2018 American Academy of Pediatric Dentistry

38. Dental Management of Pediatric Patients Receiving Chemotherapy, Hematopoietic Cell Transplantation, and/or Radiation Therapy

of topical anesthetics has been suggested for pain management, 11 although there are no studies available to assess the benefit and potential for toxicity. Topical anesthetics only provide short term pain relief. 11,30 Lidocaine use may obtund or diminish taste and the gag reflex 30 and/or result in a burning sensation, in addition to possible cardiovascular and central nervous system effects. Oral mucosal infections: The signs of inflammation and infec- tion may be greatly diminished during neutropenic

2018 American Academy of Pediatric Dentistry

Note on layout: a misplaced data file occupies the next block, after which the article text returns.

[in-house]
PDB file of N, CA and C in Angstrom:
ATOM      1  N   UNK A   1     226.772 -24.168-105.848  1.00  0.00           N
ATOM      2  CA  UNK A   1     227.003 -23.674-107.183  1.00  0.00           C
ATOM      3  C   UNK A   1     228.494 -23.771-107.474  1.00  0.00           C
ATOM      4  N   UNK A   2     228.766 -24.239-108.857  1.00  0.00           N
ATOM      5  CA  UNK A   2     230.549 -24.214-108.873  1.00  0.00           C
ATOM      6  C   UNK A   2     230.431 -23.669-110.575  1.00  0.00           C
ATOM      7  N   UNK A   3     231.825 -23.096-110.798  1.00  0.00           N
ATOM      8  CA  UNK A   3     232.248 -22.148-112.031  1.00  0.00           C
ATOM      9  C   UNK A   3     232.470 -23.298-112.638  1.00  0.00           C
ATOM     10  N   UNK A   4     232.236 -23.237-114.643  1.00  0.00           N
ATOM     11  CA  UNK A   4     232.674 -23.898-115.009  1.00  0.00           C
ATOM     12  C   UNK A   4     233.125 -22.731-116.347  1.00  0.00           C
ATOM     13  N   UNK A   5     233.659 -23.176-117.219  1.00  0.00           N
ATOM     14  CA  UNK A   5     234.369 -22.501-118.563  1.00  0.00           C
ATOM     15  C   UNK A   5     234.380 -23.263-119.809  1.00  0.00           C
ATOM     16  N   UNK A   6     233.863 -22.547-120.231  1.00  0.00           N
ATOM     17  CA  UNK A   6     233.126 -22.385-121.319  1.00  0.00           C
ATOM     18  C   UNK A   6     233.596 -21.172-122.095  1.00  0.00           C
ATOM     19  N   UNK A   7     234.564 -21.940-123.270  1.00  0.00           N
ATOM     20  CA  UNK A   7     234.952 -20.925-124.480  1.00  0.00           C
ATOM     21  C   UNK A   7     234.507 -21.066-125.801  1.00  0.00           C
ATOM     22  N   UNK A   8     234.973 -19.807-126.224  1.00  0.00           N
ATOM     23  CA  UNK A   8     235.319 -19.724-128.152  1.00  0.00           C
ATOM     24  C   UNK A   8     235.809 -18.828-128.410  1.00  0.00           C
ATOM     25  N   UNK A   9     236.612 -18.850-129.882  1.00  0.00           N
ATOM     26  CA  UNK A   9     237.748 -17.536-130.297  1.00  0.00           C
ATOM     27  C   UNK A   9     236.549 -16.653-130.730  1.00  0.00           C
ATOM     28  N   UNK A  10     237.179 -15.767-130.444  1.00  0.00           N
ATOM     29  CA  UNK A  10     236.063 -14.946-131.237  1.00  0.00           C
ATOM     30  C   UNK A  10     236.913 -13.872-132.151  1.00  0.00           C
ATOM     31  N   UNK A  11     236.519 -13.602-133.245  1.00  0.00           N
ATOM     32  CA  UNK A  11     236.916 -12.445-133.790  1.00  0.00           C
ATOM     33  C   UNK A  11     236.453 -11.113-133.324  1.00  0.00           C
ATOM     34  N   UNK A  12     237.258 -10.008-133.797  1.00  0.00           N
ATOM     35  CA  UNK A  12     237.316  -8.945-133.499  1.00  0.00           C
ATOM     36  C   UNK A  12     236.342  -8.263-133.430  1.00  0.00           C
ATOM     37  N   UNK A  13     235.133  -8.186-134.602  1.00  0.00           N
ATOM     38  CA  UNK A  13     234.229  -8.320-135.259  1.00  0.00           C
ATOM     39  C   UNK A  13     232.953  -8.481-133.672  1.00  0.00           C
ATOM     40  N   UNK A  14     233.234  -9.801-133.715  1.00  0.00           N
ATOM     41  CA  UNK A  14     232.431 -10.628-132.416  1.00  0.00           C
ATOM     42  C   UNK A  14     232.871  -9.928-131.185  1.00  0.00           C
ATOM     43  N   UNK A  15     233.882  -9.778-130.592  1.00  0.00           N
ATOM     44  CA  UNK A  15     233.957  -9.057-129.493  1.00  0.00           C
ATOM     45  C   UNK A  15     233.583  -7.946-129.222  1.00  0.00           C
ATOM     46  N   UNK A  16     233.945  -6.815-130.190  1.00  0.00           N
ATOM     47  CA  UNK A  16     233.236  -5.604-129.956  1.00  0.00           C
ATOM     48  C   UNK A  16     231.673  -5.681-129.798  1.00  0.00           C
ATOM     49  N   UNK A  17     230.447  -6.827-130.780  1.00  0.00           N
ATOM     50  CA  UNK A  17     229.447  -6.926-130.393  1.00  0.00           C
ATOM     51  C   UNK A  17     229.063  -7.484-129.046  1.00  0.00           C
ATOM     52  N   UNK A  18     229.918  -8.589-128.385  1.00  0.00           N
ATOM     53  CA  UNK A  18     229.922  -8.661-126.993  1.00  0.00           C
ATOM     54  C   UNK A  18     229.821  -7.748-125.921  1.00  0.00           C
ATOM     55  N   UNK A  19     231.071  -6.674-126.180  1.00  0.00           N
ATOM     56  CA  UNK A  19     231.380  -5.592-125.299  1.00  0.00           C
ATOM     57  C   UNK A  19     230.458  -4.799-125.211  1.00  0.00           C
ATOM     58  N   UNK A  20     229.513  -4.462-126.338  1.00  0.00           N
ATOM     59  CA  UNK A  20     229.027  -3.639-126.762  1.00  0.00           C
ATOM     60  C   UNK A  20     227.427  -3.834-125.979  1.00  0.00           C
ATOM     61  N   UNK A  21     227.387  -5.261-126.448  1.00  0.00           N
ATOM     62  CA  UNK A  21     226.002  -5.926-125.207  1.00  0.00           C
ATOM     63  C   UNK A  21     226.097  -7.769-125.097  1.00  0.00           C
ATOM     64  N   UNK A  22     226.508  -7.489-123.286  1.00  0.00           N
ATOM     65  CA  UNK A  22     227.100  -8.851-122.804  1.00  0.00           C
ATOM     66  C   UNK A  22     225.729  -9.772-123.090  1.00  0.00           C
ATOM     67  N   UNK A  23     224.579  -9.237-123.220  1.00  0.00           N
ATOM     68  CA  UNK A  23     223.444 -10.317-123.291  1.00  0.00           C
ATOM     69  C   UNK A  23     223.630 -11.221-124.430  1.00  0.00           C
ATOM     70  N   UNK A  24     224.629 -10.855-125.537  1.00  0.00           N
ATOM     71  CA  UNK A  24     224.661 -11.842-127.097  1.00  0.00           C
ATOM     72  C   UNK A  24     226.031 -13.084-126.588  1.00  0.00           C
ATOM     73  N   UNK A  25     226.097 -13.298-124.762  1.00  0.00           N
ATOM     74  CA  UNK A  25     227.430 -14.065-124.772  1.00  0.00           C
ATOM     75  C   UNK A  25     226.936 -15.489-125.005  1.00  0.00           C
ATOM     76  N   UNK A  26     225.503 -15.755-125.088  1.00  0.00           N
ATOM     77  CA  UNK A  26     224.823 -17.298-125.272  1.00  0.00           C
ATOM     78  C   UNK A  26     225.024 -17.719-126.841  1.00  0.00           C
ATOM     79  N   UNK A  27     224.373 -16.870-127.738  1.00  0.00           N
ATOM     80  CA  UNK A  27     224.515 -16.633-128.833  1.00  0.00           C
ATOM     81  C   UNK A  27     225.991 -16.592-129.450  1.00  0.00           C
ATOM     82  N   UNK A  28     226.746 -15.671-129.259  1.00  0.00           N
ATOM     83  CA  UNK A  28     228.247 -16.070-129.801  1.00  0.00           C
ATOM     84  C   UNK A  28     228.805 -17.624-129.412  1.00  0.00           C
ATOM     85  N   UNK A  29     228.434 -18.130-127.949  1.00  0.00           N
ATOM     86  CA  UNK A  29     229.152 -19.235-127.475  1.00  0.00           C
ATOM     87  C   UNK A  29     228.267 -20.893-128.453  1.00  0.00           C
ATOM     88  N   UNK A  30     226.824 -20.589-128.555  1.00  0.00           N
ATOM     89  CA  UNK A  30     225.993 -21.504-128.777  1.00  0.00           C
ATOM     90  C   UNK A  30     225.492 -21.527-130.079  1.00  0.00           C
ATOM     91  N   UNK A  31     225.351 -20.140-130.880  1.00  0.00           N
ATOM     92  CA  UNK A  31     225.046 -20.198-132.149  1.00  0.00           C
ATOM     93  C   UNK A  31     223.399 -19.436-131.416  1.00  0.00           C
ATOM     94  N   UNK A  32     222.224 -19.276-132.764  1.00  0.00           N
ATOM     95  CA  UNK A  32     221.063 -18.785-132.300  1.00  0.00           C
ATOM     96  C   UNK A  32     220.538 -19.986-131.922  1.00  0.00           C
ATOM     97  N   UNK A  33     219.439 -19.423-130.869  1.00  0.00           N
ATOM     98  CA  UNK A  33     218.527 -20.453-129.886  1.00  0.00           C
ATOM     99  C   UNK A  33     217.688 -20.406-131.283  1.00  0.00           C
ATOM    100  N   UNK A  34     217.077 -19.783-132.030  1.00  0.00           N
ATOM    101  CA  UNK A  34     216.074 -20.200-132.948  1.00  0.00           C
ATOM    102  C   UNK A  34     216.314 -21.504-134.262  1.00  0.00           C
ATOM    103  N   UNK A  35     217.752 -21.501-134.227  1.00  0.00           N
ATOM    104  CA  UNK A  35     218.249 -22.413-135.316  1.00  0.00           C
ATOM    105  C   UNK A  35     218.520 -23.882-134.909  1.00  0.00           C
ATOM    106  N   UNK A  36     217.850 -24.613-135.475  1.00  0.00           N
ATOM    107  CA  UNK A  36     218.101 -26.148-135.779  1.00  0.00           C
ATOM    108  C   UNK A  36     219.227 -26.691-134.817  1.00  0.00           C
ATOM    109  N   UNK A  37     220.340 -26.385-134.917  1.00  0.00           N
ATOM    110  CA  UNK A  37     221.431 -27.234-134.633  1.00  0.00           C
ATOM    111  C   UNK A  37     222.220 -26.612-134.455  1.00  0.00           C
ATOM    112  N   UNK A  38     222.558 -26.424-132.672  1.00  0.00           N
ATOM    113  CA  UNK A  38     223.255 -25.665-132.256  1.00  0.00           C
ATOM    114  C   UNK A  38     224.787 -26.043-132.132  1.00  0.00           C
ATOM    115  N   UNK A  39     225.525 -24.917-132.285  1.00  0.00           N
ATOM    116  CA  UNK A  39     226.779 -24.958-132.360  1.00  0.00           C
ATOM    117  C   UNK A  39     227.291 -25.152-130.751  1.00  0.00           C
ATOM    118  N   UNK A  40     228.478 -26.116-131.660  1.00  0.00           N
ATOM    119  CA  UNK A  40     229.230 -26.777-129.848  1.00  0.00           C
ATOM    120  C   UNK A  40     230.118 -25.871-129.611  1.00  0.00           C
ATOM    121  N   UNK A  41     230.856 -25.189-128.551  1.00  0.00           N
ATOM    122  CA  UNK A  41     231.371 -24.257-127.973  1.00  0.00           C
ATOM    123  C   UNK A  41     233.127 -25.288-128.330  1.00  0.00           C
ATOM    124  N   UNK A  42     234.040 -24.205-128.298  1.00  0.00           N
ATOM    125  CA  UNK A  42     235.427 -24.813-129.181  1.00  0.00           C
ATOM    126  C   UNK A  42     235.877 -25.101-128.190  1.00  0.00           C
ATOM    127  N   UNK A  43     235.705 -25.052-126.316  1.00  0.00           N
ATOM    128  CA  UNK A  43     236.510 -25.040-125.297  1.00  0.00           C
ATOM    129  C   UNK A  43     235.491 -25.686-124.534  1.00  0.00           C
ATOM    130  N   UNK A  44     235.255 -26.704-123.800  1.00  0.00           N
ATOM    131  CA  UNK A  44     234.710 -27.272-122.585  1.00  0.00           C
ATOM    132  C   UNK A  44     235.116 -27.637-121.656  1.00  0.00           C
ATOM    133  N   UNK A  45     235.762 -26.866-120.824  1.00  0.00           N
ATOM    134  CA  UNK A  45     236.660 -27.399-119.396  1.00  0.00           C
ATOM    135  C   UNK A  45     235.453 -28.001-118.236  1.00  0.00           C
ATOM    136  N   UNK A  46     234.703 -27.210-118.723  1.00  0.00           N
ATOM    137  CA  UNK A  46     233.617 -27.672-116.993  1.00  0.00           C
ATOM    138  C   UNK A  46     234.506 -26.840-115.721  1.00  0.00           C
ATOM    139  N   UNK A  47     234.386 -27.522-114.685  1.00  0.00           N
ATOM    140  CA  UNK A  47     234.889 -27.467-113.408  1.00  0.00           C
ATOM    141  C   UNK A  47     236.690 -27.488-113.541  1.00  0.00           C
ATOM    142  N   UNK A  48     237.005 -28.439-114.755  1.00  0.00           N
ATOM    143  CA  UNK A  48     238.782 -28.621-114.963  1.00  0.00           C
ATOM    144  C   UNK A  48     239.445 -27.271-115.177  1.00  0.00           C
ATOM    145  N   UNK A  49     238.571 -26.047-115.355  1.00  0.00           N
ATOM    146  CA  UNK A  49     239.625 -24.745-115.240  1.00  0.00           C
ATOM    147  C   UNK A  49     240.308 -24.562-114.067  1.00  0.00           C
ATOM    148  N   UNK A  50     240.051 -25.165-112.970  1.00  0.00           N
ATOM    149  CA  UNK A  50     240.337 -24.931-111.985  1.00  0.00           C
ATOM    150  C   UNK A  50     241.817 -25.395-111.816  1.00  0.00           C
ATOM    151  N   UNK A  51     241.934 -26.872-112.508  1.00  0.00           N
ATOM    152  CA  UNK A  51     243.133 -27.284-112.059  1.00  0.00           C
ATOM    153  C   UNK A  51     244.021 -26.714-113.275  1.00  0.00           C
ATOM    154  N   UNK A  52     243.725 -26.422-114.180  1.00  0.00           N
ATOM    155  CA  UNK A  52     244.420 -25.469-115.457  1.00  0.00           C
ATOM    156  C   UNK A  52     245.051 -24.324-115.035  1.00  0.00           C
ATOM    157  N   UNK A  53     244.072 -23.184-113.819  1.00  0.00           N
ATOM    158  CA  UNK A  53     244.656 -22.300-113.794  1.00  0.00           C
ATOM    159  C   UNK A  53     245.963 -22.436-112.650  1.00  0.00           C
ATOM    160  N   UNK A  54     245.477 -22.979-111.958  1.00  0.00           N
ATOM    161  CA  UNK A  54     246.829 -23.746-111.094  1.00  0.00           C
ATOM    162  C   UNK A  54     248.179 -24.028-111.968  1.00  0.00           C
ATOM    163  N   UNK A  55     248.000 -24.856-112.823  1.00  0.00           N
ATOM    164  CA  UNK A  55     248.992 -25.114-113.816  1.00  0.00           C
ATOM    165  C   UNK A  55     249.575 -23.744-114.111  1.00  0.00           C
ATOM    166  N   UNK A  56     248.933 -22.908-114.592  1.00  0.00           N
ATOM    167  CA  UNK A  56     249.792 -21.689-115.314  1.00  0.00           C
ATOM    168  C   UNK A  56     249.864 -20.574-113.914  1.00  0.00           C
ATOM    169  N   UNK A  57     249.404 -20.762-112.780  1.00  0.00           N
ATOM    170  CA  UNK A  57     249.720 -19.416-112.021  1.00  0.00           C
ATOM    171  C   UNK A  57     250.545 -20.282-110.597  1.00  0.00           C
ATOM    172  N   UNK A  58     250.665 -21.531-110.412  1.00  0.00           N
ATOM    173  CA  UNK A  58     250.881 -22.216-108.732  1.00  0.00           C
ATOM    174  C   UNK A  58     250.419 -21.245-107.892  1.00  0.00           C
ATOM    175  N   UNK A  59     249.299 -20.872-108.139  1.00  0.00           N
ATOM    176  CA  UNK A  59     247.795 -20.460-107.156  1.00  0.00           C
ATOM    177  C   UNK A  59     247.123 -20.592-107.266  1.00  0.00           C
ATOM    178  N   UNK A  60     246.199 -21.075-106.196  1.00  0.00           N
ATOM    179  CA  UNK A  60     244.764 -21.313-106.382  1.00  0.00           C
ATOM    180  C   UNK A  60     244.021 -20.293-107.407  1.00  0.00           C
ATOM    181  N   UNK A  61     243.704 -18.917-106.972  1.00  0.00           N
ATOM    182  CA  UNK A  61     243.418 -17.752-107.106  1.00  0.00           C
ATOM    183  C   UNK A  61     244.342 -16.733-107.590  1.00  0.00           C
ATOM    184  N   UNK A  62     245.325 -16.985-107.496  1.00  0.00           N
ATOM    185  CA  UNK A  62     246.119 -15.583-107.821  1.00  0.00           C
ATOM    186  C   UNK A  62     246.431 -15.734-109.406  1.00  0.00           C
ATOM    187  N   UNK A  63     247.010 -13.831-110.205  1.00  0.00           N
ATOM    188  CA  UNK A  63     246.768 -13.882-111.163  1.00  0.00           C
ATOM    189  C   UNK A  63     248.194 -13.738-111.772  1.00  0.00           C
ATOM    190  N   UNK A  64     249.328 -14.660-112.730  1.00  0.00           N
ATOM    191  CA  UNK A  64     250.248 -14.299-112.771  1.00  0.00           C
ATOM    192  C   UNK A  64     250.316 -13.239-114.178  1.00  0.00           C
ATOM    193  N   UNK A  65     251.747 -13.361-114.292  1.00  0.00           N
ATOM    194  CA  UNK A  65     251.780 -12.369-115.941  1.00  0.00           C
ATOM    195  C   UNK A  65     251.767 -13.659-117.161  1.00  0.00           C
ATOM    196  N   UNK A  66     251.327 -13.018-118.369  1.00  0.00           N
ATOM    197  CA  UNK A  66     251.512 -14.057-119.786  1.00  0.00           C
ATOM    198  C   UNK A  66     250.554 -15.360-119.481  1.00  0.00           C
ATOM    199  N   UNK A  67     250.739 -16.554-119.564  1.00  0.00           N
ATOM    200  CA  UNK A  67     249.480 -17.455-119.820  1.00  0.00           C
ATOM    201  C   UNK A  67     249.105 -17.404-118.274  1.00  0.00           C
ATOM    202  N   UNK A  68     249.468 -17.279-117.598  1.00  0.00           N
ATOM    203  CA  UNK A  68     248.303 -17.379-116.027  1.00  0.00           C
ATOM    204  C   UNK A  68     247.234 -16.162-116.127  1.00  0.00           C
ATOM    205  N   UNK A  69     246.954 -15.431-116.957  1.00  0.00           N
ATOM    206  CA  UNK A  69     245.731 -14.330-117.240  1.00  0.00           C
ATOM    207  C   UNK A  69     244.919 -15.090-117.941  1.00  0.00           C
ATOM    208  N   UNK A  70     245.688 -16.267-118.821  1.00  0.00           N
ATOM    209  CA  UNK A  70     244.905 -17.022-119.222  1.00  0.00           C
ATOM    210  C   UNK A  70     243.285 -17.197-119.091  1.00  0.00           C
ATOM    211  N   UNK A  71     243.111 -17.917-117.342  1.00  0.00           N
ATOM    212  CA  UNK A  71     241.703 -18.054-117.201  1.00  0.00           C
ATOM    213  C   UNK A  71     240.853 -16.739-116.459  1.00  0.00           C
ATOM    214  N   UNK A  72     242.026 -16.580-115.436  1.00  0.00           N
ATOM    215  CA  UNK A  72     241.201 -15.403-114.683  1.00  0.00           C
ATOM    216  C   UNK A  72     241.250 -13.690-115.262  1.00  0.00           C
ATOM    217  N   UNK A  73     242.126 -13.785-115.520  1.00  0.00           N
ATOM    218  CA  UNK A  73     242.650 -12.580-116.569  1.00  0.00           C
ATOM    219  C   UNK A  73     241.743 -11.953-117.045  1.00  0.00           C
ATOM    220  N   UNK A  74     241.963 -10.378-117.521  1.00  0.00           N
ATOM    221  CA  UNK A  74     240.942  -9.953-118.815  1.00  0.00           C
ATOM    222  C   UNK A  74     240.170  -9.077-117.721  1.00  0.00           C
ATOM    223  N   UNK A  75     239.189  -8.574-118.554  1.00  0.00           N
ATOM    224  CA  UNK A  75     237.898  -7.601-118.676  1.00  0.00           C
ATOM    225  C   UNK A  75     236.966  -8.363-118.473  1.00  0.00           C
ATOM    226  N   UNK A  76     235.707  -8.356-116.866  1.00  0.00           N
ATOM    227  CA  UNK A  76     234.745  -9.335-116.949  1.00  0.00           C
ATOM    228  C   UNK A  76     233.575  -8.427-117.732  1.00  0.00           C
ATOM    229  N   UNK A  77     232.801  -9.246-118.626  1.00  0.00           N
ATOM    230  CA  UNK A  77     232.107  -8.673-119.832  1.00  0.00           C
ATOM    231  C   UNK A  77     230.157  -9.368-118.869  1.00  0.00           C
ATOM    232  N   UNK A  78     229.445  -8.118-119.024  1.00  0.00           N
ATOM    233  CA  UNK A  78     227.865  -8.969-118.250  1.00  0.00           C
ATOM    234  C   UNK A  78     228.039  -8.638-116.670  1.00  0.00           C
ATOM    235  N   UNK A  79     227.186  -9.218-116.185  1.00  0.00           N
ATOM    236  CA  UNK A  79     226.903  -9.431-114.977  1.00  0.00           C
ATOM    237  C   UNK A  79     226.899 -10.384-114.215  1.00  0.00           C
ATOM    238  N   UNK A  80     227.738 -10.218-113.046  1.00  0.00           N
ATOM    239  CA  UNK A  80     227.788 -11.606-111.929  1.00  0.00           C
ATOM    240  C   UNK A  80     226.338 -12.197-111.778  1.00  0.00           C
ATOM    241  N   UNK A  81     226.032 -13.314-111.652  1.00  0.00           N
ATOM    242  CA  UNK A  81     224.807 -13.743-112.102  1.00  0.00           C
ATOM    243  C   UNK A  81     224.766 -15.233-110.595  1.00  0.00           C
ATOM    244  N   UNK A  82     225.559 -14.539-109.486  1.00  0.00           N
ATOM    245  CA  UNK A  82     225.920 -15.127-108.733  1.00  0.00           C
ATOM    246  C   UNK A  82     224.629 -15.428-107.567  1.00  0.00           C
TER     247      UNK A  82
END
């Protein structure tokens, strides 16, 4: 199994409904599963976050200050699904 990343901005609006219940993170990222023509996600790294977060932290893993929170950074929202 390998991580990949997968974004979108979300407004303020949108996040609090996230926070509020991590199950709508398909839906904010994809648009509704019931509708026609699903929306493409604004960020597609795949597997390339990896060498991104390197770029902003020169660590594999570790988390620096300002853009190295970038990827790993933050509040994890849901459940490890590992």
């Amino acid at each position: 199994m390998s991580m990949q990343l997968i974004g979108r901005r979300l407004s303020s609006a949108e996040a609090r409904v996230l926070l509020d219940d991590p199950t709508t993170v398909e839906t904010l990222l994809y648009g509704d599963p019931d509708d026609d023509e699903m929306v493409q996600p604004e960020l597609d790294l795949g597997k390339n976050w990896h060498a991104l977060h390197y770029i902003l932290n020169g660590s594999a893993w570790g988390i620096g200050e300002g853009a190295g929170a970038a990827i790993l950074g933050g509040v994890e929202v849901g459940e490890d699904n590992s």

40. CRACKCast E181 – Approach to the Geriatric Patient

Focal Weakness Acute Focal Causes ICH Ischemic Stroke SAH Tumor Acute Bilateral Causes Brainstem stroke SCI trauma infection neoplasm inflammatory Guillain-Barre Non-Focal Weakness Acute Non-Focal Causes cardiac delirium metabolic infection Chronic Non-Focal Causes anemia meds inflammation neurologic deconditioning malignancy [6] List 8 predisposing risk factors for sepsis in the elderly. See Figure 183.4 Delirium and Dementia Decreased gag and cough reflex (aspiration risk) Endocrine deficiency

2018 CandiEM